Recently, I came across a short news item concerning a member of the Bridgeford Family of Suffolk, Virginia. The notice was in reference to the death of the father of William McFarland Bridgeford, Sr., a successful merchant.
Although the brief obituary does not contain the name of William’s father, it nevertheless represents an important piece of information regarding the Bridgeford Family in Suffolk, Virginia. Most of Suffolk’s African American cemeteries, do not have publicly available databases, necessitating our effort to begin reconstruction of the relevant databases in 2013.1
To determine Williams’ father’s identity, I consulted alternate forms of documentation. After a little digging, I learned that William’s father was Mr. James “Mack” Bridgeford, born about 1827 in Warren County, North Carolina. With information culled from the death notice, James “Mack” Bridgeford passed away on May 4, 1902, and was soon interred in Oak Lawn Cemetery by a local, African American funeral company.
James was the son of Stephen Bridgeford and Harriett Fennel (Fennell) Bridgeford, who were both born enslaved about 1810 in Warren County. Per their marriage record, Stephen and Harriett “cohabitated” as man and wife during their enslavement in Warren County beginning in April, 1826, perhaps after a “slave marriage,” or, by the permission of their respective slaveholders. Cohabitation provided no legal protections for the enslaved, so Stephen and Harriette’s union could’ve been dissolved by their respective slaveholding families at any time.
Cohabitation record of Stephen Bridgeford and Harriett Fennel (Fennell). Warren County, North Carolina. May 5, 1866
With further research, I was able to expand James “Mack” Bridgeford’s family tree, in Warren and Wake counties, North Carolina. James “Mack” Bridgeford and family moved to Suffolk, Virginia from Warrenton, North Carolina, about 1895, after the death of his first wife, Jane Bridgeford, and James’ second marriage to Miss Emily Taylor in 1886. James’ parents, siblings, and cousins mostly remained in Warren County, North Carolina, and maintained strong ties to Greenwood Baptist Church, near Warrenton. Many Bridgeford family members are interred in the oldest of Greenwood’s two cemeteries. I happened to have many pictures of the cemeteries, a by-product of previousluy conducted personal family research in Warren County. In this instance, the prior on-site visits and photos taken to research my own maternal ancestry helped me to form a more tangible connection to James’ extended famijly in Warren County, North Carolina.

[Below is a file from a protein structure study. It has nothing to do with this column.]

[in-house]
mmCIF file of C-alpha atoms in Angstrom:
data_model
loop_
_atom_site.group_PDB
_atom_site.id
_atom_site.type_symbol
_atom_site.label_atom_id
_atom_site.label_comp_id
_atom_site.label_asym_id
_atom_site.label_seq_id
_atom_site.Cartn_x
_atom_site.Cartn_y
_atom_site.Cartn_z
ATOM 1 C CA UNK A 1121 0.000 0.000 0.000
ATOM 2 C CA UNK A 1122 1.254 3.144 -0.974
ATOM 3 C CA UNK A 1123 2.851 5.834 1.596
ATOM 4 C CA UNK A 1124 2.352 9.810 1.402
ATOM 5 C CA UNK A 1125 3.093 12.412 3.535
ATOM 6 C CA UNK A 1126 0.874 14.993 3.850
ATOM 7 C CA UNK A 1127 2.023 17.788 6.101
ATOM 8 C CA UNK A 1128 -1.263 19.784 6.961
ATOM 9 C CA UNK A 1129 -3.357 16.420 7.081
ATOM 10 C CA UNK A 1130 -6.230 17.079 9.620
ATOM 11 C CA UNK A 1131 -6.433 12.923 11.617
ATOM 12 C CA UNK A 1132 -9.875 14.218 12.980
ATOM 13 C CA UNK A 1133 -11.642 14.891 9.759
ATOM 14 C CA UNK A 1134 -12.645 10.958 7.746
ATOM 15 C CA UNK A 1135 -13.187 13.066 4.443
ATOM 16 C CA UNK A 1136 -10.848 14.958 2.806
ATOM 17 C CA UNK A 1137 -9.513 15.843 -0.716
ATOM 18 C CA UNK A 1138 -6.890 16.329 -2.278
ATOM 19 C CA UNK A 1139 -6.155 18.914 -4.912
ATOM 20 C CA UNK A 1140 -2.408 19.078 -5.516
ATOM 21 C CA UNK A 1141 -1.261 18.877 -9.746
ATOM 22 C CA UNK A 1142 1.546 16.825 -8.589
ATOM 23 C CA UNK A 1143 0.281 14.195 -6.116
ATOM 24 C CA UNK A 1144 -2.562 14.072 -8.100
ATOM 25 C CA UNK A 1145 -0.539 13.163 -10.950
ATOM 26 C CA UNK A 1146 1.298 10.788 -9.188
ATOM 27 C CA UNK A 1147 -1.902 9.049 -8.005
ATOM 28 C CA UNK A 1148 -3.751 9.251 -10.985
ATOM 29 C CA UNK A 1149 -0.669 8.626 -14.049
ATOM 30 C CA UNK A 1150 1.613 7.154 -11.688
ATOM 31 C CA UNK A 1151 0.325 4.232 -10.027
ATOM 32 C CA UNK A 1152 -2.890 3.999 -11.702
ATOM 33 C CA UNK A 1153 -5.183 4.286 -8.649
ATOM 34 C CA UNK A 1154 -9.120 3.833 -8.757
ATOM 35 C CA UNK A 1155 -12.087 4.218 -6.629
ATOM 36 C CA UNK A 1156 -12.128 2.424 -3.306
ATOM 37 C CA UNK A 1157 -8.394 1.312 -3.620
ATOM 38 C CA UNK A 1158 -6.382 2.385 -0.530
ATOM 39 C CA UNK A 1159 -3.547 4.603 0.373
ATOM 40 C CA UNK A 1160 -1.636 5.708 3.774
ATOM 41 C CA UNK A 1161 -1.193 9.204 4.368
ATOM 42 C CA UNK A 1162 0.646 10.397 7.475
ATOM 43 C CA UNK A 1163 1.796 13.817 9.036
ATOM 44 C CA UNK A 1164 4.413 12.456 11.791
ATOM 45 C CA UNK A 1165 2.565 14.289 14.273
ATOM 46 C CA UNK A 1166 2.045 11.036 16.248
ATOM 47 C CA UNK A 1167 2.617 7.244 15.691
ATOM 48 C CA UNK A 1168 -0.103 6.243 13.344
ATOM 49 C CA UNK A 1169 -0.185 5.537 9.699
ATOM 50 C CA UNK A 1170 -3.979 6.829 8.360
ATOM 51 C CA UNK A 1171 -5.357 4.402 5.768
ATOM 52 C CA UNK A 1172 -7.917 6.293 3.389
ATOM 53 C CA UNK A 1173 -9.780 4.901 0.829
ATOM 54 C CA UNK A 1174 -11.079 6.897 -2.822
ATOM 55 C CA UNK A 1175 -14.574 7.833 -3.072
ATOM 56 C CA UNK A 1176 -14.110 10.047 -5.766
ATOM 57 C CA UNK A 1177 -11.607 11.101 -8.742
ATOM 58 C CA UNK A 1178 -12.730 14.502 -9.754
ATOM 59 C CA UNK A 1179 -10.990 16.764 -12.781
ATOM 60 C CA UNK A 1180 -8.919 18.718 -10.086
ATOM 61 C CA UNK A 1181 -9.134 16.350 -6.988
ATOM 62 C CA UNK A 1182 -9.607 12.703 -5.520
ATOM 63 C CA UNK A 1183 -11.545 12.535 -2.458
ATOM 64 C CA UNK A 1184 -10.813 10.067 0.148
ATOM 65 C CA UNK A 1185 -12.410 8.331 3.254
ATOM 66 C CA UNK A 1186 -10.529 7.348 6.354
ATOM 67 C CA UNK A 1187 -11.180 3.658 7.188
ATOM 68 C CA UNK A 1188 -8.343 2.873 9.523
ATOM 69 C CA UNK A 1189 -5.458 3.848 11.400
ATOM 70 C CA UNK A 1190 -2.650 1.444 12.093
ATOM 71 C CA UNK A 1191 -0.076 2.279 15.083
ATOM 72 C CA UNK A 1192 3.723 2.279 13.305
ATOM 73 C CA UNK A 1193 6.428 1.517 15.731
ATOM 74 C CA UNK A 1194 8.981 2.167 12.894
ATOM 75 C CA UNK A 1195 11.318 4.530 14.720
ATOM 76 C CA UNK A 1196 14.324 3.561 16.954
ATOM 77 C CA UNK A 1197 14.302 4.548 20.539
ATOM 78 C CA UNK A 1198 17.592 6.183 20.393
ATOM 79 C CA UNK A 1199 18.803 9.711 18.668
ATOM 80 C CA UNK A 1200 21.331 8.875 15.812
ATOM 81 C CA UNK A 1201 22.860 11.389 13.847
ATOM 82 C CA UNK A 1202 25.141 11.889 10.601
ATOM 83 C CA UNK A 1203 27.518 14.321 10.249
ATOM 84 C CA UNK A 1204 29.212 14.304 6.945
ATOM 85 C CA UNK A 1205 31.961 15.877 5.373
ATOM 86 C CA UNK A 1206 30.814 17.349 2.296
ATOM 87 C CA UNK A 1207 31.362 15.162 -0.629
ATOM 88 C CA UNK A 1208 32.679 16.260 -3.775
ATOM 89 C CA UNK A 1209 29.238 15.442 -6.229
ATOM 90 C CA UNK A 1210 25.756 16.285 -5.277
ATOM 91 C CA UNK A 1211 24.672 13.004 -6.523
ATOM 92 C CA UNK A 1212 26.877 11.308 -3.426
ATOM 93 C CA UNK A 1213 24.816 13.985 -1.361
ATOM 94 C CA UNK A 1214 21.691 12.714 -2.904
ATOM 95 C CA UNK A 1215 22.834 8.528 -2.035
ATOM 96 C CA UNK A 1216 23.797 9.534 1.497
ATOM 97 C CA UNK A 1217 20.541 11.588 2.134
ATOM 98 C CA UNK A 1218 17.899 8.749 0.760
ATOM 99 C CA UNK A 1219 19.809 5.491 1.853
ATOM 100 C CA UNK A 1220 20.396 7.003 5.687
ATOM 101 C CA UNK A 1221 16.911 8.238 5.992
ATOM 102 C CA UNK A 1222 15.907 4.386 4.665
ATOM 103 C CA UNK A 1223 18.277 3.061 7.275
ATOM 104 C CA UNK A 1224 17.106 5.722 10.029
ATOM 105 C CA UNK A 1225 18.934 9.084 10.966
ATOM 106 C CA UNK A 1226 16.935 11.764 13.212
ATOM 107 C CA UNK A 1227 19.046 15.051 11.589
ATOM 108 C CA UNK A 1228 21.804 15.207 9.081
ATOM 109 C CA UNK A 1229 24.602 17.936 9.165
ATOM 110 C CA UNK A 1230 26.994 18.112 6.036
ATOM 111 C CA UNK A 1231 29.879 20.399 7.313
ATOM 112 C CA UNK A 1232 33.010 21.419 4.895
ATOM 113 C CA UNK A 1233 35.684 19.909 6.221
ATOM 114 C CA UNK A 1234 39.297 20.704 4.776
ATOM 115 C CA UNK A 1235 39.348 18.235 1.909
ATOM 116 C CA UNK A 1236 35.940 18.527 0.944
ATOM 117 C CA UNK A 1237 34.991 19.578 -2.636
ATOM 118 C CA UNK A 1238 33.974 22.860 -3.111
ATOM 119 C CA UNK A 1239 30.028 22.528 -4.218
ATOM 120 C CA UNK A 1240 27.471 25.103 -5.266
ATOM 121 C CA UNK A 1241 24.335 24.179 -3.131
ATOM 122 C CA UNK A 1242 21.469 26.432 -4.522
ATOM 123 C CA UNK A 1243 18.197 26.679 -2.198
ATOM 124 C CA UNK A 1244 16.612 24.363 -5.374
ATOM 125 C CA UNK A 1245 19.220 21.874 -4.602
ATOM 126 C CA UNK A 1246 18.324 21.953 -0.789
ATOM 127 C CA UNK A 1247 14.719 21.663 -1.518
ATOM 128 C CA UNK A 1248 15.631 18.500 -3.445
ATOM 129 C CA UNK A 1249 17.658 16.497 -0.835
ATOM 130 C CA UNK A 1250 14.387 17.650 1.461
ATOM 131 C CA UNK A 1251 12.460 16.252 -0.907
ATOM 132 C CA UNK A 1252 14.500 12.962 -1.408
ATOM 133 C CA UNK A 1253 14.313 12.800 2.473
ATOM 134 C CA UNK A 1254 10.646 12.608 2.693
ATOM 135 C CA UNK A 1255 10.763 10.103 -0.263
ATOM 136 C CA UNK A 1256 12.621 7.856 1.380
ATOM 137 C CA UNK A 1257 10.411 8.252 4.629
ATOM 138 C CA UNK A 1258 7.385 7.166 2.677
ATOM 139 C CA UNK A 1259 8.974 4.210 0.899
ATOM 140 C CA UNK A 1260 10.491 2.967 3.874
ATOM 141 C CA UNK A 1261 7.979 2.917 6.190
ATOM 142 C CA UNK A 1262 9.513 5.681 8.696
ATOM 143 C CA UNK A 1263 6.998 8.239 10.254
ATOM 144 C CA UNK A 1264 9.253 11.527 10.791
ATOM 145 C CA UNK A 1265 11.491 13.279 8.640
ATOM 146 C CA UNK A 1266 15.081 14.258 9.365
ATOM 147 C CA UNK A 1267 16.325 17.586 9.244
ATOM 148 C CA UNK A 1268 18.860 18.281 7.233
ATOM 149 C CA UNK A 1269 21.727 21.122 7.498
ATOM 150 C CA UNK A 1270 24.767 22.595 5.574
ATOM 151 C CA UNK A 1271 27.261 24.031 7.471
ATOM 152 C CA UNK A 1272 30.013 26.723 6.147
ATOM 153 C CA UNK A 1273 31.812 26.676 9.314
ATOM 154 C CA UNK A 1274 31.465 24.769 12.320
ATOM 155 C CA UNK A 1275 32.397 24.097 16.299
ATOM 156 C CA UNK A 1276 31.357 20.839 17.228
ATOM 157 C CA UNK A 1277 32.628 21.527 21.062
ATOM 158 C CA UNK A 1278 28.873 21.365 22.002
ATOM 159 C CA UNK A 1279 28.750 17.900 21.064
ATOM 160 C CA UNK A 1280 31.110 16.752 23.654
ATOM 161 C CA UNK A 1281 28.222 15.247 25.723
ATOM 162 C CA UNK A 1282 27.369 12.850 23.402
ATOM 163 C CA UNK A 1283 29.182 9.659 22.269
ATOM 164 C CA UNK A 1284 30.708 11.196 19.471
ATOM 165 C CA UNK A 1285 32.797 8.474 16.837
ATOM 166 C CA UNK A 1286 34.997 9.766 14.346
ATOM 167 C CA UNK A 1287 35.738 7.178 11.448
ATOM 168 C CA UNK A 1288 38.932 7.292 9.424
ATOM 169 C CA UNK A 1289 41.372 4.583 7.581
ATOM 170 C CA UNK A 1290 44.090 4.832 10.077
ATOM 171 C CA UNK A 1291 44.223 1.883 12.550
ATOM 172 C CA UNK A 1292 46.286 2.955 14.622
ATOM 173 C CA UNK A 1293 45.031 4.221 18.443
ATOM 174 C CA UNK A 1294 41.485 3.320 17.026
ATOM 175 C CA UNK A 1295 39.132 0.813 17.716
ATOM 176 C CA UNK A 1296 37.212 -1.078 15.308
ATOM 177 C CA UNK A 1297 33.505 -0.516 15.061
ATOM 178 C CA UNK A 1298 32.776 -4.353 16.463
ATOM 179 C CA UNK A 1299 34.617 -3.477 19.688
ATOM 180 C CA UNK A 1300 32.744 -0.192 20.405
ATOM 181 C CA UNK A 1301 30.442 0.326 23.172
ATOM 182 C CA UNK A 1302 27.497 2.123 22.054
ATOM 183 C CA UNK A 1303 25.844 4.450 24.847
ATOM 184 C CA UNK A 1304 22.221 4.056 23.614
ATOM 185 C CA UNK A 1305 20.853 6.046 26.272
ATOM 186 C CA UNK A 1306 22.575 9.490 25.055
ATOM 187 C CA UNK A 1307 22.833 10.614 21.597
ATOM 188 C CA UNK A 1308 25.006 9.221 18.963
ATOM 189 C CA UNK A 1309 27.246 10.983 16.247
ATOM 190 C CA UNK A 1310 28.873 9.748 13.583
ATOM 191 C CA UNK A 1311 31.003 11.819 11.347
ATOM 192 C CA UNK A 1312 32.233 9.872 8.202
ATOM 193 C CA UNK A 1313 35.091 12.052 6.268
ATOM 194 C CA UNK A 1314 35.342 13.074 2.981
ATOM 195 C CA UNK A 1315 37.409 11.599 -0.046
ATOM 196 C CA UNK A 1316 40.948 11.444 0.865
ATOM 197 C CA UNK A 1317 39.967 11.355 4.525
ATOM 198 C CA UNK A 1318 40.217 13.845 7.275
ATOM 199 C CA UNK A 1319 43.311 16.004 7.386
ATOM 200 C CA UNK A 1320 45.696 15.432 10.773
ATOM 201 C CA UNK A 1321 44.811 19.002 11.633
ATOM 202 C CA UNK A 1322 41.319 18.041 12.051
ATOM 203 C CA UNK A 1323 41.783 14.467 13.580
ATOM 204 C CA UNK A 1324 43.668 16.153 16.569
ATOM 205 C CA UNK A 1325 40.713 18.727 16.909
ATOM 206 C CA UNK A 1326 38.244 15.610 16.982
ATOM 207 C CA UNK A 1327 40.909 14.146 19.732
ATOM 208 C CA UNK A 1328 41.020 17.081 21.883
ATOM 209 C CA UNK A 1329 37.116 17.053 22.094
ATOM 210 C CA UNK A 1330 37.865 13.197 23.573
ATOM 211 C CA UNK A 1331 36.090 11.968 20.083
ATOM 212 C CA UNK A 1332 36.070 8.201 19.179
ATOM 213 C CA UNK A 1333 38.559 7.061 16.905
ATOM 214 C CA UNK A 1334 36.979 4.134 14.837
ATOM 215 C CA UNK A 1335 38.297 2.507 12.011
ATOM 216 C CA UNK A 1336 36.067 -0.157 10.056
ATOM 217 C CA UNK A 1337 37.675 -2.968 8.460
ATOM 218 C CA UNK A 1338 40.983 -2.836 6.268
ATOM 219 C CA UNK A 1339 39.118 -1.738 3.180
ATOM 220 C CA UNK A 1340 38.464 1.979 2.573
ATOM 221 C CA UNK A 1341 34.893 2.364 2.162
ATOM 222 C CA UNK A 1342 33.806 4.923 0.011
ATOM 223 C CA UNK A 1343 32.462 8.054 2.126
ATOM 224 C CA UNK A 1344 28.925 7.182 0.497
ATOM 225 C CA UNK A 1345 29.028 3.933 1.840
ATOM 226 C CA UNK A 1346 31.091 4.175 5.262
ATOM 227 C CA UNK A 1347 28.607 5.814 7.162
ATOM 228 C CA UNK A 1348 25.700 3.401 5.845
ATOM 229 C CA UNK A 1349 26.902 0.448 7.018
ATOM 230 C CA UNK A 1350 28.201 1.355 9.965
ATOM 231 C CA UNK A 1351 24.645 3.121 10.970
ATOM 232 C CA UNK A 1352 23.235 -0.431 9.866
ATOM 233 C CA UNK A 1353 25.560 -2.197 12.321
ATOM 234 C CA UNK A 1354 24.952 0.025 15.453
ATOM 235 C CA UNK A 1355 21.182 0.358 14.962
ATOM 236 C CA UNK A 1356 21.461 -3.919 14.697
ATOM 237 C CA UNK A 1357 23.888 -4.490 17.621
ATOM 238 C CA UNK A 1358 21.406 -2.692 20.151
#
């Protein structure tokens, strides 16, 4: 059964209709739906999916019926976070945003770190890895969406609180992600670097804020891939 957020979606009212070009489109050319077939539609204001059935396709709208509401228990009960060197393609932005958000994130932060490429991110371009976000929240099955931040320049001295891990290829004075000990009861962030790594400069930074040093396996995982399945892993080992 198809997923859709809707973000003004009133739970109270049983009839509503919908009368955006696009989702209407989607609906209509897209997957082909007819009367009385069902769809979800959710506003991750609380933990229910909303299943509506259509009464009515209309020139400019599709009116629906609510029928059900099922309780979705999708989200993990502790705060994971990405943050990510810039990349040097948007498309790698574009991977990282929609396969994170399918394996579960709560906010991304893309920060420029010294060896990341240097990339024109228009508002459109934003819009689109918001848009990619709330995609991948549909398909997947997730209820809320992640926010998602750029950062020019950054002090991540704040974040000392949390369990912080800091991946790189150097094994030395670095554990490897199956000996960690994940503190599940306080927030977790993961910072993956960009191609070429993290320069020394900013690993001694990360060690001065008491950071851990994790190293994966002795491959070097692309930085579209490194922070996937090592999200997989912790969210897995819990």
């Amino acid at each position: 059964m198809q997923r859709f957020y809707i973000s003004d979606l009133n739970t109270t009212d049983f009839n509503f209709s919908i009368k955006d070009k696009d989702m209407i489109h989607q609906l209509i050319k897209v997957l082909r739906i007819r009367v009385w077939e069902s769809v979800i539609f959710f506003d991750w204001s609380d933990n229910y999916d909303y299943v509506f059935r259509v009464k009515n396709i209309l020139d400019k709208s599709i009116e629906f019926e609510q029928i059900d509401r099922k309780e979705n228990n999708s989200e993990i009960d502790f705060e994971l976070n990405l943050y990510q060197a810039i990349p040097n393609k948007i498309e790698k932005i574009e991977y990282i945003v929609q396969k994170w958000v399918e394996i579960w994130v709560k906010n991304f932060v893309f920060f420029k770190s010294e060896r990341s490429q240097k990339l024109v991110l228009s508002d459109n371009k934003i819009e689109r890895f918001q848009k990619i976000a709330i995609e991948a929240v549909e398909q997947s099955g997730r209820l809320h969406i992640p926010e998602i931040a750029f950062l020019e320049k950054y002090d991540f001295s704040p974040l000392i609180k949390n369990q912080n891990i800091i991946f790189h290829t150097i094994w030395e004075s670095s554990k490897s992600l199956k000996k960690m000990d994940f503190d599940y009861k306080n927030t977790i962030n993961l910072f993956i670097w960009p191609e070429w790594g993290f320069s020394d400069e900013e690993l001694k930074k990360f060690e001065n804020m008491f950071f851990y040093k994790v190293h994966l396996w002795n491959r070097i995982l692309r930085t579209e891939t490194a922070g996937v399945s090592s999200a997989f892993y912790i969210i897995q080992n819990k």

On the Suffolk, Virginia side of the Bridgeford Family tree, the short death notice also helped determine James’s direct relationship to several other extant Bridgeford Family interments in Oak Lawn Cemetery.
The grave of one of James’ grandchildren, Major William McFarland Bridgeford, is currently marked by a military-issue headstone, placed on the eastern edge of his burial vault in Oak Lawn Cemetery. William, who passed away in 1981, was a member of the American Legion, the National Association of Retired Federal Employees, Mt. Vernon Masonic Lodge, 28, and the Greater Sweet Beulah Holiness Church, Suffolk, Virginia.2